From shortage of toilets to age-old habits, Kanpur throws up a contradictory picture
Farhan Ali has a flat in one of the high-rises in the Civil Lines neighbourhood of Kanpur. Across the street is a drain and beyond it, a slum.
Ali does not turn on the headlights of his car even as he drives out of his apartment complex. "Women from the slum relieve themselves near the drain at night. When the headlight is on, the beam falls on the women and it must be very humiliating for them,’ says Ali. "No one from my building switches on their headlight while leaving the compound."
He is convinced that many in Kanpur still do not have toilets in their homes. "I wonder how the district has been declared open defecation free," he says.
The slum has about 500 homes but only a handful have toilets. Many women from the slum are engaged as domestic helps at the apartments. The neighbourhood in downtown Kanpur is home to senior government officials like district magistrates, police superintendents and judges.
"Government officers must be aware of the reality... that toilets have been constructed but only on papers to meet the target," says Farhan. Kanpur was declared an open defecation free (ODF) district exactly a year ago on April 24, 2018.
"Government officials have surveyed the slum a couple of times. But we never got toilets — neither personal nor community," says Lallan Nishad, one of the slum dwellers. "Where will we relieve ourselves if we do not have toilets?"
The slum is close to the Ganga and the bank of the river in Kanpur has been declared ODF as per government records.
In Parmat, some 500 metres away from Civil Lines, lives Satish Kumar, a tea-seller. He lives with his family of five in a shanty, and they depend on a community toilet for their needs.
Satish’s youngest daughter Puja (8) is a promising taekwondo student. She has won many medals at the state and national levels. "My daughter attends taekwondo classes early in the morning and then goes to school. But every day she has to spend a long time waiting in a queue at the community toilet. We should have more public toilets,’ says Kumar.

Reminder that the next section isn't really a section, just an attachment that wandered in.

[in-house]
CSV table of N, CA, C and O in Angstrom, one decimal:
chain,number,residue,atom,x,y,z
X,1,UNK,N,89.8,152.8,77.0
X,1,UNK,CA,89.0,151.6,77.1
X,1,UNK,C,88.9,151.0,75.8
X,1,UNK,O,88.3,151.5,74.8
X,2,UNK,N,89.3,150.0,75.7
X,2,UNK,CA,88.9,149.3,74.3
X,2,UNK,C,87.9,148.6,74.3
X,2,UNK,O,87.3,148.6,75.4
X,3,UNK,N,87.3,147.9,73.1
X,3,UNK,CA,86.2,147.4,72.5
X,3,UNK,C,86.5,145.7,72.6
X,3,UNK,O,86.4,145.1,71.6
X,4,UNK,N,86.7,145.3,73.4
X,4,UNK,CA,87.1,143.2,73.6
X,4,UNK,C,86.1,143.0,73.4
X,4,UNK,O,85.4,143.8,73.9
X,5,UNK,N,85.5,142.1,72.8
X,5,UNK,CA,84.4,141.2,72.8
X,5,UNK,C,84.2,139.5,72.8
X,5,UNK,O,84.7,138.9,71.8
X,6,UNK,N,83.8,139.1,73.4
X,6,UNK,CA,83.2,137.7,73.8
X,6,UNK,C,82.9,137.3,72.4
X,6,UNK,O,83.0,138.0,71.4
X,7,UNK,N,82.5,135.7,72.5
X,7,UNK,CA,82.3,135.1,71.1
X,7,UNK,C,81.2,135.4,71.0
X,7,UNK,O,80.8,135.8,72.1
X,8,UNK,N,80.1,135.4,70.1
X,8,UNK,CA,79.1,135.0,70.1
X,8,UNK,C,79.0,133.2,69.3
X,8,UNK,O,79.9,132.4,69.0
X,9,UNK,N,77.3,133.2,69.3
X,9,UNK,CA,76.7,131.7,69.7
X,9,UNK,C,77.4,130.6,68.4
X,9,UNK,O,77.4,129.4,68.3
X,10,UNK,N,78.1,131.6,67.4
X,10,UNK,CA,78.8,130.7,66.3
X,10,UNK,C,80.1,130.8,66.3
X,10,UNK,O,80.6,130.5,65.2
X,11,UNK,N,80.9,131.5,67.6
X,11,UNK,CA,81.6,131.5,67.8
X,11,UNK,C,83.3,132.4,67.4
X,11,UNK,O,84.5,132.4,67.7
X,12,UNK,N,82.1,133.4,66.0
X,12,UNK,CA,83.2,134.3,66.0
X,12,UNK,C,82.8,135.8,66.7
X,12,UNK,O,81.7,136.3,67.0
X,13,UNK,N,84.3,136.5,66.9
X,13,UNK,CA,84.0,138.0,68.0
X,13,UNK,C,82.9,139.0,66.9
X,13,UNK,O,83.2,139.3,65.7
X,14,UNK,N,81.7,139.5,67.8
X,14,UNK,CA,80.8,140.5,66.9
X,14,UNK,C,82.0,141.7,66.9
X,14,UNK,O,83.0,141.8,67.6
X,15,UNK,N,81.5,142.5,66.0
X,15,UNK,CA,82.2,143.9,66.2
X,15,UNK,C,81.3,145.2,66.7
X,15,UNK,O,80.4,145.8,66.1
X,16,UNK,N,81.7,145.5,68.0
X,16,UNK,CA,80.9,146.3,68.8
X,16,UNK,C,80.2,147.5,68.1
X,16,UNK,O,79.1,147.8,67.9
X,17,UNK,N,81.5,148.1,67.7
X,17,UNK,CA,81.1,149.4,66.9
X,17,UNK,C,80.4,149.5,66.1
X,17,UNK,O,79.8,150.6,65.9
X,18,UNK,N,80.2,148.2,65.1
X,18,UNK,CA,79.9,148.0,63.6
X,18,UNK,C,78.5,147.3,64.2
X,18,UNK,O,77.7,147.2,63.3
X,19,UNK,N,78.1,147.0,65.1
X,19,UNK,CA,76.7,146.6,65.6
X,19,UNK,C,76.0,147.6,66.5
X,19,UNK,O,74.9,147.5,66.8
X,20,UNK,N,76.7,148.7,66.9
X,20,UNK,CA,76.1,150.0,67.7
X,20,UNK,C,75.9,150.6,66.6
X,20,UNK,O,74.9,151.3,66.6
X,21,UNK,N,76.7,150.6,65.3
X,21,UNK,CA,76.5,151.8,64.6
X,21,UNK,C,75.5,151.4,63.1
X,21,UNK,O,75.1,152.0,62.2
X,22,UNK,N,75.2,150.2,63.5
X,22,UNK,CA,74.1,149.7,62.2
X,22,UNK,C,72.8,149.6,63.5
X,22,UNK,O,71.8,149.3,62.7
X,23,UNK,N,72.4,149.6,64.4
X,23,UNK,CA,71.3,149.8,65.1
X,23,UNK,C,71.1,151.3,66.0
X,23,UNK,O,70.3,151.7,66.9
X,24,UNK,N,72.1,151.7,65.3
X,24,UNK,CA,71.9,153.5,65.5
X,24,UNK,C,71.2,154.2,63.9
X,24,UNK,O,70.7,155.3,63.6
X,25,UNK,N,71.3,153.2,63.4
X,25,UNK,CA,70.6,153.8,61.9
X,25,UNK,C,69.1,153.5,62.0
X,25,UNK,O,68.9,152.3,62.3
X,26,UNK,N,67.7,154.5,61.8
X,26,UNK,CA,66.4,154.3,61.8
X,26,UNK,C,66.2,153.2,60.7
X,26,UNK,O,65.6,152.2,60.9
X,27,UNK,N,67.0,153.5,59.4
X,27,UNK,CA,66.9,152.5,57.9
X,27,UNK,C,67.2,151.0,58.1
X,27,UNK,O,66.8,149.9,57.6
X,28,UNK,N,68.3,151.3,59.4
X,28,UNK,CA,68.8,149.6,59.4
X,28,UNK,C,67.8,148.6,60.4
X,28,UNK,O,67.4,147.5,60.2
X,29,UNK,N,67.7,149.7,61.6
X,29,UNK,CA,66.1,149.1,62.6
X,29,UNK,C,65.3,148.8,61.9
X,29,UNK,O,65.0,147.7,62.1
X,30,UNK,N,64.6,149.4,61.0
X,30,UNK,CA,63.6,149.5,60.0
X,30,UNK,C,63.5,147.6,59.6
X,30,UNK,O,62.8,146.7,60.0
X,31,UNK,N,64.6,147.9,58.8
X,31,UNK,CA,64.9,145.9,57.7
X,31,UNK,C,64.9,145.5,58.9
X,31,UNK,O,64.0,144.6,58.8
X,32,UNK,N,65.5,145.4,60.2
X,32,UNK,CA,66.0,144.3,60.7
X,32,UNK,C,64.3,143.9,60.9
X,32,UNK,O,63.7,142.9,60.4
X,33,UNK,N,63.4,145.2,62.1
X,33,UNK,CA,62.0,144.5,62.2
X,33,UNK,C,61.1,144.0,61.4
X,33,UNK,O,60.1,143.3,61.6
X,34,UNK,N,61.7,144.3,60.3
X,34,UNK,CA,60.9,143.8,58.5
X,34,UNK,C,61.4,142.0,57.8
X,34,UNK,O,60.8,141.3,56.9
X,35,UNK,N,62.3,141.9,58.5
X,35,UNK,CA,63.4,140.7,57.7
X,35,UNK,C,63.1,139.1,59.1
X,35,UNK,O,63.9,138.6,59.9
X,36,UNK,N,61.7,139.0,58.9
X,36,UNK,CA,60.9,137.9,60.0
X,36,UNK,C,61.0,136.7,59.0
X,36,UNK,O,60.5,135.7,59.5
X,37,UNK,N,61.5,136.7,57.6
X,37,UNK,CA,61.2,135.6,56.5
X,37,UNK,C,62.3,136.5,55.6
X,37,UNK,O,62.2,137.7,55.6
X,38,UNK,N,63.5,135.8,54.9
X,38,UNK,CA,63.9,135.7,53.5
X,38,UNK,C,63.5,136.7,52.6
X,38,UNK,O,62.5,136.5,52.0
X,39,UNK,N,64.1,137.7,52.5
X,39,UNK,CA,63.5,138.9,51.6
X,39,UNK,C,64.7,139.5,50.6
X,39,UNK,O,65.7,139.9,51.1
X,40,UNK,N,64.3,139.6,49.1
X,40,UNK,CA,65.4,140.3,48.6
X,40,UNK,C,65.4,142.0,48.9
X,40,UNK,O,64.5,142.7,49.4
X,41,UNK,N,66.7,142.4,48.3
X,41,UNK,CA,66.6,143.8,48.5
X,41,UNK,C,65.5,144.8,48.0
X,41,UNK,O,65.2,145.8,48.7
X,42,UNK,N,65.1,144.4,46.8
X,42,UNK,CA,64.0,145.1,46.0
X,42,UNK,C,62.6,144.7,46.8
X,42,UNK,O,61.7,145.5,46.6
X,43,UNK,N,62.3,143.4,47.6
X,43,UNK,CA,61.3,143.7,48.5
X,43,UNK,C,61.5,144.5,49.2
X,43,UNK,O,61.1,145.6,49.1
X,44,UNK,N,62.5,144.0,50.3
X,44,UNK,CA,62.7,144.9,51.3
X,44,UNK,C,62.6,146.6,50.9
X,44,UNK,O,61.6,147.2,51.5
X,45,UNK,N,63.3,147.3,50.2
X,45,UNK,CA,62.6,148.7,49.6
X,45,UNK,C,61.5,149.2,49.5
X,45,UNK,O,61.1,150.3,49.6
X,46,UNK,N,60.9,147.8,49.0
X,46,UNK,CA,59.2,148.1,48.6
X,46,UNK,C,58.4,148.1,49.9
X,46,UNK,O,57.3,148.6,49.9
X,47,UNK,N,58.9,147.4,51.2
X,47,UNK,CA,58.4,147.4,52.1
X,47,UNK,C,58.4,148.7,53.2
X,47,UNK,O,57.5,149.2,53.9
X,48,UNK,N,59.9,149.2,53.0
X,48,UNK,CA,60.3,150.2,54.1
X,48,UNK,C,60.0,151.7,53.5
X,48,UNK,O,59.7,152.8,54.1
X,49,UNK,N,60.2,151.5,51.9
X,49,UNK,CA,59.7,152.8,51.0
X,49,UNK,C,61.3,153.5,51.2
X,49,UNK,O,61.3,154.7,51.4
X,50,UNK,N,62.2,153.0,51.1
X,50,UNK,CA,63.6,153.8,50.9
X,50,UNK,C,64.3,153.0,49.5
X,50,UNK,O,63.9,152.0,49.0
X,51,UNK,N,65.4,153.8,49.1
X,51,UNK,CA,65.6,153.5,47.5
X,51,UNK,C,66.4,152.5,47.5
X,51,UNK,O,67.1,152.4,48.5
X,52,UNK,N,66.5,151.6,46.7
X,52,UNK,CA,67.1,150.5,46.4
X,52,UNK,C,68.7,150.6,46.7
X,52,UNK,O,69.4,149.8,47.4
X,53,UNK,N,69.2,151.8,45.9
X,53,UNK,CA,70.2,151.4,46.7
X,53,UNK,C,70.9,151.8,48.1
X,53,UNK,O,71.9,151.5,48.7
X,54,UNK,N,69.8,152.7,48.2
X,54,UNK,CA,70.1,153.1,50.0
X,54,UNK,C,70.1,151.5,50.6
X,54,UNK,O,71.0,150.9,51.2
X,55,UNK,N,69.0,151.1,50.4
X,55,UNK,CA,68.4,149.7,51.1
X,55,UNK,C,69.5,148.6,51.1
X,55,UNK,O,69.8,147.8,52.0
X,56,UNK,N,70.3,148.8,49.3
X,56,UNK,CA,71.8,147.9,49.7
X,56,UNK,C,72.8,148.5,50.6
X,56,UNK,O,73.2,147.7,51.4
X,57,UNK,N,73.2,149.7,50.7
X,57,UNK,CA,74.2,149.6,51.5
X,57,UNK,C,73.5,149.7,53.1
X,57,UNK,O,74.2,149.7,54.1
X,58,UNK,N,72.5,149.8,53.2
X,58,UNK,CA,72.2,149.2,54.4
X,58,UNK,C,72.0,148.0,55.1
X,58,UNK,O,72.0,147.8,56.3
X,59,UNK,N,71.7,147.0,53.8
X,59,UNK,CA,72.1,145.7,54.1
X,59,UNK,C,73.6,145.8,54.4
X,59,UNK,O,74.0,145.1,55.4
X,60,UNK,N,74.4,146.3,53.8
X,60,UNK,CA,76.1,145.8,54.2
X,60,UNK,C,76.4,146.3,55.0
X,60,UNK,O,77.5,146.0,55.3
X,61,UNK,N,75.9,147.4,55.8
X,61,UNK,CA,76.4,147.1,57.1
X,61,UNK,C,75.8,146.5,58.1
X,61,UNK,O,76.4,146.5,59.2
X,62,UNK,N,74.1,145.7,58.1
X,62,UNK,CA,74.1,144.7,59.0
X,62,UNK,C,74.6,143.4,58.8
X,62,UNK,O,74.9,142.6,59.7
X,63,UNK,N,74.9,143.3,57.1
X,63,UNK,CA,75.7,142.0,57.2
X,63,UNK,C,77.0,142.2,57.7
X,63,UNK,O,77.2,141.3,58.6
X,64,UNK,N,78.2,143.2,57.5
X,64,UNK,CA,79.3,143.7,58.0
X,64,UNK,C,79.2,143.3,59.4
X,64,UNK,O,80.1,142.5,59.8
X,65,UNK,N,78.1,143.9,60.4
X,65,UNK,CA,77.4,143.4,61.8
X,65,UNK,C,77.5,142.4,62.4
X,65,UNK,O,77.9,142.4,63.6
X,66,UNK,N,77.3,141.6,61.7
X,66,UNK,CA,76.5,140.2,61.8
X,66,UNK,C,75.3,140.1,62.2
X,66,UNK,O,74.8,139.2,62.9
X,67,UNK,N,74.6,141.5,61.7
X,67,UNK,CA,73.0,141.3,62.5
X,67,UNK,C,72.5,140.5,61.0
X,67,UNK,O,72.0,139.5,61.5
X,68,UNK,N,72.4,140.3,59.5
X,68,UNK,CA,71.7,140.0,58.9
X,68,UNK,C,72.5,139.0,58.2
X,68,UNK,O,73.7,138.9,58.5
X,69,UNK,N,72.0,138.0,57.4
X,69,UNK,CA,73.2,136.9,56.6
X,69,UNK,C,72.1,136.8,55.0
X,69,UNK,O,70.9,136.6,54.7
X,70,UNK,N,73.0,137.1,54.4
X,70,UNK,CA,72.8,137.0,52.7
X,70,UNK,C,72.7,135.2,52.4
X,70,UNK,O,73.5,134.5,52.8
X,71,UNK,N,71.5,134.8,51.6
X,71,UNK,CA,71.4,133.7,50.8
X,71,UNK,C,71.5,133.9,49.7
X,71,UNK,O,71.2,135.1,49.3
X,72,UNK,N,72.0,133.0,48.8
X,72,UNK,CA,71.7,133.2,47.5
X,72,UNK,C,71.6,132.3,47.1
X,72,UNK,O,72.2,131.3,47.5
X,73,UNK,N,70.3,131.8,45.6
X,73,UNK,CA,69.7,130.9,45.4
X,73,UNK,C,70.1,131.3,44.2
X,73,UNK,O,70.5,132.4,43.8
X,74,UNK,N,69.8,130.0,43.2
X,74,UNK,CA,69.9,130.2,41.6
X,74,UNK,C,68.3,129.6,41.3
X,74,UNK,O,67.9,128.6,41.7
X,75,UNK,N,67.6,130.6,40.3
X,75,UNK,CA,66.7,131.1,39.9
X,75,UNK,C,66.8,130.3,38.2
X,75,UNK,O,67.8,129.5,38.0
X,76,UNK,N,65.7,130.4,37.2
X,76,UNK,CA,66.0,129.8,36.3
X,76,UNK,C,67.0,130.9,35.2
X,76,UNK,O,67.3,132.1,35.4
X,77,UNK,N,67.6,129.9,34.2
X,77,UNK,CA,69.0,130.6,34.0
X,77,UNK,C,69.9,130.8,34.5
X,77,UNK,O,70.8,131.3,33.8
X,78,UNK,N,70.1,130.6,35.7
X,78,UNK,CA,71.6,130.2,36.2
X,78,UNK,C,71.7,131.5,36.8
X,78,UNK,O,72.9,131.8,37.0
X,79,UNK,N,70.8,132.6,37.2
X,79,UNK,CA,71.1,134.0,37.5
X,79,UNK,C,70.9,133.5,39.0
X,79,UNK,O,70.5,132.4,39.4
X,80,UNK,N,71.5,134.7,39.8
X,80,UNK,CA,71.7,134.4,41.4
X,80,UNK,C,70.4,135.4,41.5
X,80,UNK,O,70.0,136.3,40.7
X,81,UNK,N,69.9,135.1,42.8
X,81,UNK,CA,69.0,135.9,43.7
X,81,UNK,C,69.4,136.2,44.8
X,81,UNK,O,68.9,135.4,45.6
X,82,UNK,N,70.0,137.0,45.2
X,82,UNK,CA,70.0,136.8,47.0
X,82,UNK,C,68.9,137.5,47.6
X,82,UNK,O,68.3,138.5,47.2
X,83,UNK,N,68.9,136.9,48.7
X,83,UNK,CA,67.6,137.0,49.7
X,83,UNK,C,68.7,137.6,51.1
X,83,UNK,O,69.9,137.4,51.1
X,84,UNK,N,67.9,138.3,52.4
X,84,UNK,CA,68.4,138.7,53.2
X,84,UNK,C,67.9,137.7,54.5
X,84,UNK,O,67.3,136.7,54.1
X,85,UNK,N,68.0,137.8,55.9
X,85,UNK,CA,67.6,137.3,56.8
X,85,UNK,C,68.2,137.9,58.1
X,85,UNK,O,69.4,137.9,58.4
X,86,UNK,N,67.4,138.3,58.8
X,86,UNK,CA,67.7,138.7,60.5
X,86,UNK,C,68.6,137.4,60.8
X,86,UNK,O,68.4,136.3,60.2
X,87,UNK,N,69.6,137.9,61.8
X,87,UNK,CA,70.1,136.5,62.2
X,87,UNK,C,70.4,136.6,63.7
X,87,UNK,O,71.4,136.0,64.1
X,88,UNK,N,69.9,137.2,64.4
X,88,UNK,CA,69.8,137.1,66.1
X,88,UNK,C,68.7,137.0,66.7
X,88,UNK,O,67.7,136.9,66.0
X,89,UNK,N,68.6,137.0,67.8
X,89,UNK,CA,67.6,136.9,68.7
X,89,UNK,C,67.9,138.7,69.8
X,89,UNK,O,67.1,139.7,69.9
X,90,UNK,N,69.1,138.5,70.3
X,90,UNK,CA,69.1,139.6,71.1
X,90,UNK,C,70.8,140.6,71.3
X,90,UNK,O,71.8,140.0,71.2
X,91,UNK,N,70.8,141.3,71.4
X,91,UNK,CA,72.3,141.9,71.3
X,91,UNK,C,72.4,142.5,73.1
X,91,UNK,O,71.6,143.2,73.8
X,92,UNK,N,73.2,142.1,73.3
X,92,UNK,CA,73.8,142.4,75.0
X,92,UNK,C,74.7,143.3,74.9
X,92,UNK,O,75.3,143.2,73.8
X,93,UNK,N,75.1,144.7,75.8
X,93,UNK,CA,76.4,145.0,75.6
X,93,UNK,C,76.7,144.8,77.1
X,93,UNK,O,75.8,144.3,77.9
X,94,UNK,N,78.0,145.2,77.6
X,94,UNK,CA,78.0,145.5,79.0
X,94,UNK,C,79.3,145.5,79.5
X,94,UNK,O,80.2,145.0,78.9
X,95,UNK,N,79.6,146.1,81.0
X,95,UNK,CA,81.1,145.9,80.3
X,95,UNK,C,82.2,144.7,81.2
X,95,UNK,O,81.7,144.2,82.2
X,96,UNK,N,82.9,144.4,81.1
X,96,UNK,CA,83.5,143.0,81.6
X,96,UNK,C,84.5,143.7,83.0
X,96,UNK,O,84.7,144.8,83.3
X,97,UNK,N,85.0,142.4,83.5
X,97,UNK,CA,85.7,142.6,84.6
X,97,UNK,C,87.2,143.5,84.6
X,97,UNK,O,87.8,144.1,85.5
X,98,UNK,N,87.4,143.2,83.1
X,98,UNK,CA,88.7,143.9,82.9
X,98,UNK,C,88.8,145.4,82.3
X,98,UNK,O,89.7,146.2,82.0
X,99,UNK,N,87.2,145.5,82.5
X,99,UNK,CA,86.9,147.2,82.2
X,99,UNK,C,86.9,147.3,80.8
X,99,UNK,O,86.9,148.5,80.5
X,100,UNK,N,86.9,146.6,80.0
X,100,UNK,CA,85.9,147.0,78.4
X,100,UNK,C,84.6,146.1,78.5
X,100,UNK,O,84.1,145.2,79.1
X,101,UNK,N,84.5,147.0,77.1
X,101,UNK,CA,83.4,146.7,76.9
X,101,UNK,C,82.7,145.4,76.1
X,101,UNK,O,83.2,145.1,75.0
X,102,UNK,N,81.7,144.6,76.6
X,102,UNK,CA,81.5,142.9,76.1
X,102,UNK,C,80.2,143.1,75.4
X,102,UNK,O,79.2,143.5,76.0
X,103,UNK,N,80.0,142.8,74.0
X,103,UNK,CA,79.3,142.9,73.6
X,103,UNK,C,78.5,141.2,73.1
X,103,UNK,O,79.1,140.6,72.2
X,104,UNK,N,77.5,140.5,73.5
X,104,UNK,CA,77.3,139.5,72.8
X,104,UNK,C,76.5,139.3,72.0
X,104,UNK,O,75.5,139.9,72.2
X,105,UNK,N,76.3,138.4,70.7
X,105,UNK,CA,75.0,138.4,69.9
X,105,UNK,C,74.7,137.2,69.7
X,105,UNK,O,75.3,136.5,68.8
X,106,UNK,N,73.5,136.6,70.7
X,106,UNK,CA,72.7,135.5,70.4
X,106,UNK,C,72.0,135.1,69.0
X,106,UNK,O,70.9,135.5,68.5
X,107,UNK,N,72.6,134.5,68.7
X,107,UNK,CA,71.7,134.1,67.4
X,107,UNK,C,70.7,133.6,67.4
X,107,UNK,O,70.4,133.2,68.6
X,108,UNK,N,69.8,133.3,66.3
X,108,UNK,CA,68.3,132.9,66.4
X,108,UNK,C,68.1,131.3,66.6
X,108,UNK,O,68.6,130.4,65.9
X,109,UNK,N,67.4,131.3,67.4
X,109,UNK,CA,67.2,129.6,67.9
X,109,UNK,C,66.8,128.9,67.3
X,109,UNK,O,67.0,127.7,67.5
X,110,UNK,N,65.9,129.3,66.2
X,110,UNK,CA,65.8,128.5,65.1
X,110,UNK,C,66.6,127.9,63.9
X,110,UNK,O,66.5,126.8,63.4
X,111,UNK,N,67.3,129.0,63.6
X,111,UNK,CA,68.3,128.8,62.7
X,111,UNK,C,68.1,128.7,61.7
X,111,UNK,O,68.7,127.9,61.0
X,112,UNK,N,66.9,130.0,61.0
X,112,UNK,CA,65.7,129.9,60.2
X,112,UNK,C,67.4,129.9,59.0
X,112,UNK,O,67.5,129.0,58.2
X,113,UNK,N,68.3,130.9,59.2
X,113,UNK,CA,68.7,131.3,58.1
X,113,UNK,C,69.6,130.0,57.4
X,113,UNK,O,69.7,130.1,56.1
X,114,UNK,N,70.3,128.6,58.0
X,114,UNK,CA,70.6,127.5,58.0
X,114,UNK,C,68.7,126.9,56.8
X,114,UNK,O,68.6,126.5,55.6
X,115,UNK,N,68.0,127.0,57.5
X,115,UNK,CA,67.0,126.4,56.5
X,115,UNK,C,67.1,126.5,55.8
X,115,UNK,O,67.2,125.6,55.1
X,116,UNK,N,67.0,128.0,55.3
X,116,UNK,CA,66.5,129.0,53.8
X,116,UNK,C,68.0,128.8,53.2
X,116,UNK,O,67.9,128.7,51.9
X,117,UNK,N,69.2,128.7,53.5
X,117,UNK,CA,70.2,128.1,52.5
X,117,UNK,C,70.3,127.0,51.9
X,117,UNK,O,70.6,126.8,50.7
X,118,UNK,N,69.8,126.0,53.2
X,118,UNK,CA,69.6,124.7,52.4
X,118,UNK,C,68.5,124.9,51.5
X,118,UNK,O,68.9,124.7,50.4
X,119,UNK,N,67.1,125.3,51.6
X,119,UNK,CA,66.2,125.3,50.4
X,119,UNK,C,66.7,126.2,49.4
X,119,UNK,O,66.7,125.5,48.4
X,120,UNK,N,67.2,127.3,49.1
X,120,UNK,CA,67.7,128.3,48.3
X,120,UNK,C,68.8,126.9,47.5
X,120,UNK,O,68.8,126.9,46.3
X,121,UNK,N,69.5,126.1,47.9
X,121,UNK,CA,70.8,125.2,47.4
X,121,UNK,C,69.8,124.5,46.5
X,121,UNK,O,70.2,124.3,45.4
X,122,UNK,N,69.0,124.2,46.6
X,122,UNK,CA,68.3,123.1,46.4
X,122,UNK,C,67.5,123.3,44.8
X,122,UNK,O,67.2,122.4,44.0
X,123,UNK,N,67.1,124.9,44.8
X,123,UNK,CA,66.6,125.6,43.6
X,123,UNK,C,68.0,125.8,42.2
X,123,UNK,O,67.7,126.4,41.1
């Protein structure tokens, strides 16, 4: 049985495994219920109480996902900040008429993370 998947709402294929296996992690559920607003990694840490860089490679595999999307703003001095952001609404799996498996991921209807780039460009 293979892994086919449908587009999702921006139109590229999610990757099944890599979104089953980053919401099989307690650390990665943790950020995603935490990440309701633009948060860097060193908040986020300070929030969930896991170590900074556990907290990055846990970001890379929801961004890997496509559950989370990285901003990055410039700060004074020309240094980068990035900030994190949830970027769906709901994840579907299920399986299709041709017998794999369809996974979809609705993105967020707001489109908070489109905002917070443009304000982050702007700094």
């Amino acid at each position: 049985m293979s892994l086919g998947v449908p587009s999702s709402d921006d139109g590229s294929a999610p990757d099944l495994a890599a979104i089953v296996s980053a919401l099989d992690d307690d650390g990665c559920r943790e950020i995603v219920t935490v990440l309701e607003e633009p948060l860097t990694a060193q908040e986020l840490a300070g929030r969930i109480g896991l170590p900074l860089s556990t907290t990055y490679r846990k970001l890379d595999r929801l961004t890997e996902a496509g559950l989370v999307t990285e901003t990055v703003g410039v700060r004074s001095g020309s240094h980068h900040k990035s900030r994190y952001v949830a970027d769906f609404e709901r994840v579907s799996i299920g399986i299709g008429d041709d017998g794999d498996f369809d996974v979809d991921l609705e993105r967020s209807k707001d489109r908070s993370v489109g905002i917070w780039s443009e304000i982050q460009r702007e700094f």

The family has to pay Rs 15 every day to use the facility. “For me it is hard to spend Rs 15 every day. It is not a small amount for a poor man like me," he adds.
Away from the heart of the city, the villages of Kanpur present a different picture. Toilets, resembling a sentry box, have suddenly sprung up in villages. They are a shoddy construction of bricks and cement, and seem to have been constructed in haste without proper planning.
Jogi Dera is a small village some 80 kilometre away from Kanpur. As many as five toilets have come up on a small plot of land, and most of them are yet to be plastered. It is pretty evident that the toilets are not being used.
“The toilet is yet to be connected to a sewage system. Only then can we start using the toilet. We can’t flush out the waste at present," says Anand Pal Singh, a village resident. He is reticent when asked where he and other villagers defecate.
Construction of toilets under Swachh Bharat Abhiyan began in October 2014. "We surveyed the villages in Kanpur and realised the district needs some 5 lakh toilets. We have almost completed out target and, hence, Kanpur has been declared open defecation free,’ claims Arun Kumar, chief development officer of Kanpur.
"We have met the target of constructing around 1 lakh toilets in a year. There may be hiccups in a few places, but Kanpur more or less has become open defecation free," he adds.
Sulabh International, a non-profit working with public sanitation over five decades, runs a chain of community toilets across cities in the country.
“Village after village, district after district, is being declared open defecation free. But officials must know that the government at present is analysing and scrutinising the results. Officials may be complacent now, but strong action will be initiated against those who have given false reports,’ says YD Mathur, managing director of a wing in Sulabh International.
Mathur says that although toilets have been constructed in villages, they are being used to store cow dung cakes or livestock. In many places, toilets have been turned into kiosks.
He adds that weaning people from an age-old habit is not easy. “For example, a 60-year-old man has been defecating in the open near his village since he was a kid. How can you expect him to use a toilet suddenly one morning? You can construct a toilet overnight, but it is not necessary that a person will start using it the following morning,’ says Mathur.
He says the solution to make the country ODF is two-pronged. "You have to provide the infrastructure and that means construction of toilets. Second, you have to make people aware about ills of open defecation."
He adds that the latter was more difficult. "You can construct thousands of toilets overnight. But you can’t force people to forego a habit which they have been sticking to throughout their lives. It will take time," says Mathur.
He does not find anything wrong with the intention of the government. "The problem is with the implementation," he says.
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